With Thanksgiving behind us and Christmas Carols upon us, the holiday season is now here. And with the holidays comes the making of many lists.
Santa has his list. And I am sure many readers of this blog have theirs. Whether it is a list of things to get done for Christmas or a list of this to wrap up before the new year comes, lists are a part of life. And lists can be all sorts of things.
They can be harmful, if your list is filled with grudges. Or, they can be helpful, if they help you remember all that your need to do. And they can even be misunderstood, if they are intercepted and read out of context.
Recently, my daughter found a list of family names with corresponding items under each. Still learning how to read, she thought it was surely a list of Christmas presents. But actually, when examined, this list contained all the school work to be done before Christmas. Such are the ways of lists. They can help, but they can also mislead.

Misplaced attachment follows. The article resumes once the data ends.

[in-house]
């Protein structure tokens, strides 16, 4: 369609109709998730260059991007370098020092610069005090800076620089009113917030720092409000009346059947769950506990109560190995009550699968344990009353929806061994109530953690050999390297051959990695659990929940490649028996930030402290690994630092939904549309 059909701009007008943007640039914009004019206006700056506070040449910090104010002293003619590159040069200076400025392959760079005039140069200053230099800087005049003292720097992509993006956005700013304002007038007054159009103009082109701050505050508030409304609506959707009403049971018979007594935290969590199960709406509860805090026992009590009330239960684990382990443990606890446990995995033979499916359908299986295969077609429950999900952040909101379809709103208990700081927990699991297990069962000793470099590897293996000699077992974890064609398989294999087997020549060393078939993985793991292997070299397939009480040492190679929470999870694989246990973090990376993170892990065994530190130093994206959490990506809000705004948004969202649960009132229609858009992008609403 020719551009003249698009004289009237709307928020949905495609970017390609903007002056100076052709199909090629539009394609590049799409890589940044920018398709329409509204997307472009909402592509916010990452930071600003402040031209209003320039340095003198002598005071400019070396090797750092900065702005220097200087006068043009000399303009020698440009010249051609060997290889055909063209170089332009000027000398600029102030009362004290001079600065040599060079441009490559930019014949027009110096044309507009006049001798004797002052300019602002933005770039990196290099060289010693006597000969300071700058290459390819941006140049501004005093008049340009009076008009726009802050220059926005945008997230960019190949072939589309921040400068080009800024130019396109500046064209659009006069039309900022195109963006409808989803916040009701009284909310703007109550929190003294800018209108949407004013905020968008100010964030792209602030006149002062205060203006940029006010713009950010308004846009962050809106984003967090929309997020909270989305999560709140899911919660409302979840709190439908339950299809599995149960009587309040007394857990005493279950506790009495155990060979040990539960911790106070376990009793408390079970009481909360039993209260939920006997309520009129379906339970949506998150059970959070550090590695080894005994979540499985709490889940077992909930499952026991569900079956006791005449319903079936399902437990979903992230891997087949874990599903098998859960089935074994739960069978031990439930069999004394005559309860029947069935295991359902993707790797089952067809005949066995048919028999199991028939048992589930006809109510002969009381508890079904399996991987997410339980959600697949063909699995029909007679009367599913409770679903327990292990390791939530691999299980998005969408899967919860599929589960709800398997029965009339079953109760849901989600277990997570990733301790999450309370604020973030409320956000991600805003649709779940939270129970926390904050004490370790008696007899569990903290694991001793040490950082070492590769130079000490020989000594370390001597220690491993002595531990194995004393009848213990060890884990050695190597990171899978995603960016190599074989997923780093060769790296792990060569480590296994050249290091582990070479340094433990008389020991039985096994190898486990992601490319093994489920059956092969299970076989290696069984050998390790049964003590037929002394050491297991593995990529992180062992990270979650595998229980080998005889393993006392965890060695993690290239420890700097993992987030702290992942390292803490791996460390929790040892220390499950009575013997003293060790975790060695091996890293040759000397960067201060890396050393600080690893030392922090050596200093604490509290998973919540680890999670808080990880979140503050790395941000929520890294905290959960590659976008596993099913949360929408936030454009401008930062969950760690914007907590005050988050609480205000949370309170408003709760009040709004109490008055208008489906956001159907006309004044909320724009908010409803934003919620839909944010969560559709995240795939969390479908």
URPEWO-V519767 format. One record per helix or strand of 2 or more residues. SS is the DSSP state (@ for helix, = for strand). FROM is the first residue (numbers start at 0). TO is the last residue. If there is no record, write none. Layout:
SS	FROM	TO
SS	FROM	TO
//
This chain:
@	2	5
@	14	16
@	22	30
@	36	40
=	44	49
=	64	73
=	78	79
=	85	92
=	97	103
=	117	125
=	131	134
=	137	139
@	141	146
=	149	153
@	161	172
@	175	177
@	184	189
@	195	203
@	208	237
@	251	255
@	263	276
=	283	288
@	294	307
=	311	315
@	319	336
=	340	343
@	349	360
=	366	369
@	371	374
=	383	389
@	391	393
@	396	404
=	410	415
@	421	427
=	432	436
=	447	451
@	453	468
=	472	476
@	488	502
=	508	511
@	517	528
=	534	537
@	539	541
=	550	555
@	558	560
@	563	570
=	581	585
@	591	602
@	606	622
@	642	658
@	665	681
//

In fact, lists can have negative consequences when we read the Bible. If you haven’t noticed, Scripture is not written in list form. Oh, it has lists. The first eleven chapters of Genesis contain two of them; they are called genealogies. Likewise, throughout the Bible, you can find lists of names, places, treasures, and laws. In short, the Bible is not against lists; it’s just that, on the whole, the Bible is not a list.
Resultantly, when we grind the Bible into list form, as many sermon-makers are quick to do, we run the risk of missing its message. Even more, when we turn the Bible into lists, we often miss the Messiah!
That said, there are times when it is helpful to put the truths of Scripture in list form. Systematic theologies do that, as do many sermons. And though I think the listicle sermon often misses the shape of the text, there are times for it. And this Sunday was one of them.
After riding an airboat through Isaiah 1–12 and a helicopter over Isaiah 13–27, I offered a sermon with four encouraging truths from Isaiah 28–35. Without abandoning the literary structure of the text, I focused on the applications that came from these eight chapter. To find those applications of the gospel, you can listen to the sermon here. You can also find the literary structure of Isaiah 28-35 here.
So far, preaching Isaiah 1–35 has been a challenge, but it has been a happy challenge, as it has forced us to see how the whole book fits together and leads us to Christ. Truly, Isaiah is glorious book, so let’s keeping reading it. And as you do, I pray these sermons may help you as you read.
Soli Deo Gloria, ds